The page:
In February, 2005, a judge declared a mistrial in the Johnathan murder trial, in which a three young men were charged in the slaying of the 12-year-old boy, after it was discovered that a key 15-year old witness may have perjured herself after her blog on contradicted some of her testimony.
The site's administrators posted a response referring to the incident in Montreal as a tragedy, but said that Mr. Gill was a "bad seed," and that had been unfairly implicated in the shootings.
"Just because someone goes around shooting people and happens to be a member of vampirefreaks, doesn't mean that this website has influenced him to do such a horrible thing," the administrators wrote on the site Thursday.
The Sûreté du Québec said the guns found at the scene were legally registered and that they do in fact have units that try to monitor as many of these sites as possible.
"The difficulty is that there are million of sites," said Const. Jayson Gauthier, spokesman for the Sûreté du Québec. He added that the internet team looked over the site this morning before it was taken down.
"An initial preliminary look at his site didn't reveal to us that there was any information that he could have been a threat to society. There is no indication whatsoever that he could have done something like this. The guns are registered, but the site doesn't tell us that he's going to do anything."
As horrific as it was, the attack could have been much worse. Police arrived on site within three minutes of the gunman's opening fire and, in their words, "neutralized" the shooter a short time later.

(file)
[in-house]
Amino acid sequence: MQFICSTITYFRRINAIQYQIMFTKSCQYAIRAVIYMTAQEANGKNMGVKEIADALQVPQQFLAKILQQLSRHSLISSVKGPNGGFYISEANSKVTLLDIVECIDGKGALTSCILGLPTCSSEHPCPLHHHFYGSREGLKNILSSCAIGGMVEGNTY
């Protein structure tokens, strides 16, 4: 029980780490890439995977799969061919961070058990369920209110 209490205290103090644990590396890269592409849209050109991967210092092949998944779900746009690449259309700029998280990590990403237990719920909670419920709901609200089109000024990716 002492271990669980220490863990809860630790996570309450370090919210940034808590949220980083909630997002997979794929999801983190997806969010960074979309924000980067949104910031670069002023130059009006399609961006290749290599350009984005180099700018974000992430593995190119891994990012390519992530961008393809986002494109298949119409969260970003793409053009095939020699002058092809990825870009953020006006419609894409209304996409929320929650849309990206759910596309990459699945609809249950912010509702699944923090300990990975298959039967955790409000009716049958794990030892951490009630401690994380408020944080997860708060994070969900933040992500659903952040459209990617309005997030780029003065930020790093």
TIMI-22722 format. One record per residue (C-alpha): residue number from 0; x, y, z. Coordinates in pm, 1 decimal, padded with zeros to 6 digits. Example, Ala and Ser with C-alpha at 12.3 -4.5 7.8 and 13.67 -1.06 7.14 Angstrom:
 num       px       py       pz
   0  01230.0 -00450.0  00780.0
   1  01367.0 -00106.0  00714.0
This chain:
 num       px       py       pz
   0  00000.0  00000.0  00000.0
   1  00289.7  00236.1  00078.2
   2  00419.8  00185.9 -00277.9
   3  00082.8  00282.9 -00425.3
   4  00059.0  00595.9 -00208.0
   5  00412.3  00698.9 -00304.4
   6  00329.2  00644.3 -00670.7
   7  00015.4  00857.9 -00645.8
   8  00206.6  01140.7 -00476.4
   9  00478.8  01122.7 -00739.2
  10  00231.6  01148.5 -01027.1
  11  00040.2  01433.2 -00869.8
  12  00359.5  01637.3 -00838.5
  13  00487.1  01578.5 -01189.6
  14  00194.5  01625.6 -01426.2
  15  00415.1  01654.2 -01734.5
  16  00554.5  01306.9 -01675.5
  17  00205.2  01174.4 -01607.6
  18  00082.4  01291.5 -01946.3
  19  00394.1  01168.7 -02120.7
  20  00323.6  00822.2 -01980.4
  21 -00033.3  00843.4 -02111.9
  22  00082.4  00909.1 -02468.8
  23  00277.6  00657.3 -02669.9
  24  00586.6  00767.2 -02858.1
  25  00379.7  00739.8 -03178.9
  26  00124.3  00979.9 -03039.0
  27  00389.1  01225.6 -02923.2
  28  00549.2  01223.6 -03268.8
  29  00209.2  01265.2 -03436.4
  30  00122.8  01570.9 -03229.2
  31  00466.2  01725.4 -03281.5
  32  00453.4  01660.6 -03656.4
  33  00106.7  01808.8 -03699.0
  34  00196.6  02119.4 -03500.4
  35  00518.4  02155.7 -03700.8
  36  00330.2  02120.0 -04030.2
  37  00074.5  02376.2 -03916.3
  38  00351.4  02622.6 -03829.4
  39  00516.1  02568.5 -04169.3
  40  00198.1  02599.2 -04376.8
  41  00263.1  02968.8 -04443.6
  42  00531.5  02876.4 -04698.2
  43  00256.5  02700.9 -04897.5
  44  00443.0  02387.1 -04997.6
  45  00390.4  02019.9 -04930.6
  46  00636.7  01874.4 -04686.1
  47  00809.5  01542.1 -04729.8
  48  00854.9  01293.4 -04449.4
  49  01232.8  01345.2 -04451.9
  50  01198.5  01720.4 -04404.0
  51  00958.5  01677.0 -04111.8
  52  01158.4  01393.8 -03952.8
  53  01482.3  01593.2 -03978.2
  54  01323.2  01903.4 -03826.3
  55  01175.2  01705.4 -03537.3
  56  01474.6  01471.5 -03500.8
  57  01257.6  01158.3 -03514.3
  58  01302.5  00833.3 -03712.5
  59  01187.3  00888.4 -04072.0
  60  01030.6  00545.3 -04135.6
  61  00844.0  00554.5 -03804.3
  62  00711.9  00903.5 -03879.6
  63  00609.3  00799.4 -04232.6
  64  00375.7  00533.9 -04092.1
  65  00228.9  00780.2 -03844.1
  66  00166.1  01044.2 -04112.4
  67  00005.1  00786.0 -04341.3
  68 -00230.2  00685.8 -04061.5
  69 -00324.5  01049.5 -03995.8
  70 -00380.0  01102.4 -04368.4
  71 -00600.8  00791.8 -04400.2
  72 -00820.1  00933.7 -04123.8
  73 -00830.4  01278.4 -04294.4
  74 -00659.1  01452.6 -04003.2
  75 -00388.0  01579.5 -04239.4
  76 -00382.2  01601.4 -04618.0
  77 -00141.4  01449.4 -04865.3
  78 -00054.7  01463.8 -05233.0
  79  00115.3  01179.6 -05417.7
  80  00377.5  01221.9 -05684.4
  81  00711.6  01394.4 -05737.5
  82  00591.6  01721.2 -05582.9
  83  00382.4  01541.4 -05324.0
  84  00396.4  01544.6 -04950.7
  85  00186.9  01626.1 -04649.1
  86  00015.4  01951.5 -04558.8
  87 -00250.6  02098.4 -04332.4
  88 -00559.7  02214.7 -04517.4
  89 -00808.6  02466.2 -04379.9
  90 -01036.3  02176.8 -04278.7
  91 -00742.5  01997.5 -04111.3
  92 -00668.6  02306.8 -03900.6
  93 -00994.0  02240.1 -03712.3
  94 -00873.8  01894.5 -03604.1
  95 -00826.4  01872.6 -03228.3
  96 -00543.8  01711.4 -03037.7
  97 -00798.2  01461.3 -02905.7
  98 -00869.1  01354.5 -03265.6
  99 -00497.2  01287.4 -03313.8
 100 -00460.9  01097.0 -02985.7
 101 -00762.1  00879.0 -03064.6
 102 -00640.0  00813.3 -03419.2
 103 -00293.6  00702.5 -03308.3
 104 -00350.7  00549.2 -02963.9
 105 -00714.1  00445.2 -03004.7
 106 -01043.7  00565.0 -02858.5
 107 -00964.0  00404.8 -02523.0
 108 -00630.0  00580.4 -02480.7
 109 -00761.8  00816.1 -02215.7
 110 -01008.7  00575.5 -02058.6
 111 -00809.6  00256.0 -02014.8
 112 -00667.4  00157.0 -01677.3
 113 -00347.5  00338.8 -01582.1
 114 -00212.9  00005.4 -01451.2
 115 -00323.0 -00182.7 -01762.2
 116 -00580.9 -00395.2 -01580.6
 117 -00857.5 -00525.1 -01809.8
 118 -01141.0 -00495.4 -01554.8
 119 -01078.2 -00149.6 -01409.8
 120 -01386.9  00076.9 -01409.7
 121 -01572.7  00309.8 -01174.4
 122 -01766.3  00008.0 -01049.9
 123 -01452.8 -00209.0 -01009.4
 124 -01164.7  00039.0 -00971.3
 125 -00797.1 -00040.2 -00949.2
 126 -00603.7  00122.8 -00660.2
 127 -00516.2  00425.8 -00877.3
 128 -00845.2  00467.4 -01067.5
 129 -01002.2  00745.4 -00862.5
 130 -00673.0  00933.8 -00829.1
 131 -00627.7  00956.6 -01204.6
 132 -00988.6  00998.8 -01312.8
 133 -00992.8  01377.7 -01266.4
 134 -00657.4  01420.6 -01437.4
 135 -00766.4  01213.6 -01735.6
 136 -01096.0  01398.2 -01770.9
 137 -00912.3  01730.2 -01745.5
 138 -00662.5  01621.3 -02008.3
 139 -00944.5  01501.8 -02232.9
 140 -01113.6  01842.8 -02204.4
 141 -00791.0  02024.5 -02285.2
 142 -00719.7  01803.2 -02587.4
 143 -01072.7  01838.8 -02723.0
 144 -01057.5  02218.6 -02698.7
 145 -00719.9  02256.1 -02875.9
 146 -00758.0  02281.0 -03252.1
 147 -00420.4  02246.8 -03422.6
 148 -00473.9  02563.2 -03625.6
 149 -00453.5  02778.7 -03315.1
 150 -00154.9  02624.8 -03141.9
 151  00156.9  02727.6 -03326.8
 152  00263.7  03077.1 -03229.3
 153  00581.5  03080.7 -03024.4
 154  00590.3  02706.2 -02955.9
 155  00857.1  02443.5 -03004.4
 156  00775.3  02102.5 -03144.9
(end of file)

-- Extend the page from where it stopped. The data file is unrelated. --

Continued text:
Montreal Police Chief Yvan Delorme said the motive for the attack was unclear, but he dismissed suggestions that women or members of specific ethnic or religious groups were being targeted.
"There is no racist connotation whatsoever, this is not related ... to terrorism. We have no information linking these events to anything other than what occurred on site," he said.
Nonetheless, the crime had immediate and broad repercussions, from pandemonium in a huge chunk of downtown Montreal to reigniting the heated gun-control debate.
The shootings also sparked intense emotion from traumatized students, anxious parents and the highest offices of the nation.
La Presse reporters who went to Mr. Gill's house said they were met by his father, who refused comment. The Quebec provincial police confirmed o the newspaper, , however, that they questioned his family.
The killer parked his Pontiac Sunfire on a downtown street, pulled the weapons from the trunk and walked toward the entrance of Dawson College.
The first of more than 400 calls to 9-1-1 came at 12:41 p.m., shortly after the shooting started outside the college. The gunman proceeded into the school cafeteria and other common areas. He apparently said little, simply shooting victims at random, using a single semi-automatic rifle. Witnesses said dozens of shots were fired in the short time before police arrived.
Shortly after the rampage began, the gunman was killed by police during an intense gun battle inside the school. (Because the man died at the hands of Montreal police, the death is now being investigated by the provincial Sûreté du Québec).
The incident was, for all intents and purposes, over by 1:10 p.m.
Dawson College, which has 10,000 students, is an English-language CEGEP. Students who attend junior colleges in Quebec are usually aged 16 to 19, though Dawson also has a large number of mature students.
Montreal has been the scene of two previous rampages.
On Dec. 6, 1989, Marc Lépine murdered 14 women at École Polytechnique, a crime driven by his hatred of women.
And on Aug. 24, 1992, disgruntled Concordia University professor Valery Fabrikant murdered four colleagues.
The motive for the shooting at Dawson College remains unclear.
Concordia University, which is located nearby, sent shuttle buses to help remove Dawson students and offered counselling services. École Polytechnique sent out a "message of solidarity."